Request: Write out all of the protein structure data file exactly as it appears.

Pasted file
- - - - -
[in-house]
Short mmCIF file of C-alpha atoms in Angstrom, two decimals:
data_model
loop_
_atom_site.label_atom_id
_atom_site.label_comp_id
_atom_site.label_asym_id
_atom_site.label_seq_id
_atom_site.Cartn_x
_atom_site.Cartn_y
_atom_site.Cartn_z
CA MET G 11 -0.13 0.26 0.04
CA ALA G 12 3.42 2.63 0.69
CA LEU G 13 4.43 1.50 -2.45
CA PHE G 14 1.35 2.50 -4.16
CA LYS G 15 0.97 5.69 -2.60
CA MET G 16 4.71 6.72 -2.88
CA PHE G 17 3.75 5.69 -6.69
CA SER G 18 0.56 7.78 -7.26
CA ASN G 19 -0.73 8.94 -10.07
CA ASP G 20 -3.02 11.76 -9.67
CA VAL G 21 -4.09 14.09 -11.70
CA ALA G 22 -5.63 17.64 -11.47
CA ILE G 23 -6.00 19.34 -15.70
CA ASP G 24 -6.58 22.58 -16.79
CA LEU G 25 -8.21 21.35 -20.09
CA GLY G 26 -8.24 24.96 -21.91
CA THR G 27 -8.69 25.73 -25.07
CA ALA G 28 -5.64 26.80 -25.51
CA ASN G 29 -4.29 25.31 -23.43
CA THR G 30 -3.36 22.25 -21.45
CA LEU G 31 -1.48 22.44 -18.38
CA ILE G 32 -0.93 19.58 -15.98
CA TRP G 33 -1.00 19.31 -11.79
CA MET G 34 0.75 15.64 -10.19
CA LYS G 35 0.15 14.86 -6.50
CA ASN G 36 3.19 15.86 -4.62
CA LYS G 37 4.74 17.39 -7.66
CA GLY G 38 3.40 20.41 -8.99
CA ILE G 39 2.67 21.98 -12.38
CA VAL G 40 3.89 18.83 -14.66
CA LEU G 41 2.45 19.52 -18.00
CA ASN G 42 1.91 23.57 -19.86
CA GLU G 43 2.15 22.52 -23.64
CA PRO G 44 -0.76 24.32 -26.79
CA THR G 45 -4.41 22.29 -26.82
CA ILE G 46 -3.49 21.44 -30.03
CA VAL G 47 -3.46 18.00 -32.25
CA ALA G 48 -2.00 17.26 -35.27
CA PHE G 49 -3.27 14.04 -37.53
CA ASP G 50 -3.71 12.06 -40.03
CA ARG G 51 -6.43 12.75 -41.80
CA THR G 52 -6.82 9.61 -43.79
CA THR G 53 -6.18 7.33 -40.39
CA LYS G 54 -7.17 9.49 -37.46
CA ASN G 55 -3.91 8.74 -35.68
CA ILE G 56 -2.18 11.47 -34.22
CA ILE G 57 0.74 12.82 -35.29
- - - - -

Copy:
[in-house]
Short mmCIF file of C-alpha atoms in Angstrom, two decimals:
data_model
loop_
_atom_site.label_atom_id
_atom_site.label_comp_id
_atom_site.label_asym_id
_atom_site.label_seq_id
_atom_site.Cartn_x
_atom_site.Cartn_y
_atom_site.Cartn_z
CA MET G 11 -0.13 0.26 0.04
CA ALA G 12 3.42 2.63 0.69
CA LEU G 13 4.43 1.50 -2.45
CA PHE G 14 1.35 2.50 -4.16
CA LYS G 15 0.97 5.69 -2.60
CA MET G 16 4.71 6.72 -2.88
CA PHE G 17 3.75 5.69 -6.69
CA SER G 18 0.56 7.78 -7.26
CA ASN G 19 -0.73 8.94 -10.07
CA ASP G 20 -3.02 11.76 -9.67
CA VAL G 21 -4.09 14.09 -11.70
CA ALA G 22 -5.63 17.64 -11.47
CA ILE G 23 -6.00 19.34 -15.70
CA ASP G 24 -6.58 22.58 -16.79
CA LEU G 25 -8.21 21.35 -20.09
CA GLY G 26 -8.24 24.96 -21.91
CA THR G 27 -8.69 25.73 -25.07
CA ALA G 28 -5.64 26.80 -25.51
CA ASN G 29 -4.29 25.31 -23.43
CA THR G 30 -3.36 22.25 -21.45
CA LEU G 31 -1.48 22.44 -18.38
CA ILE G 32 -0.93 19.58 -15.98
CA TRP G 33 -1.00 19.31 -11.79
CA MET G 34 0.75 15.64 -10.19
CA LYS G 35 0.15 14.86 -6.50
CA ASN G 36 3.19 15.86 -4.62
CA LYS G 37 4.74 17.39 -7.66
CA GLY G 38 3.40 20.41 -8.99
CA ILE G 39 2.67 21.98 -12.38
CA VAL G 40 3.89 18.83 -14.66
CA LEU G 41 2.45 19.52 -18.00
CA ASN G 42 1.91 23.57 -19.86
CA GLU G 43 2.15 22.52 -23.64
CA PRO G 44 -0.76 24.32 -26.79
CA THR G 45 -4.41 22.29 -26.82
CA ILE G 46 -3.49 21.44 -30.03
CA VAL G 47 -3.46 18.00 -32.25
CA ALA G 48 -2.00 17.26 -35.27
CA PHE G 49 -3.27 14.04 -37.53
CA ASP G 50 -3.71 12.06 -40.03
CA ARG G 51 -6.43 12.75 -41.80
CA THR G 52 -6.82 9.61 -43.79
CA THR G 53 -6.18 7.33 -40.39
CA LYS G 54 -7.17 9.49 -37.46
CA ASN G 55 -3.91 8.74 -35.68
CA ILE G 56 -2.18 11.47 -34.22
CA ILE G 57 0.74 12.82 -35.29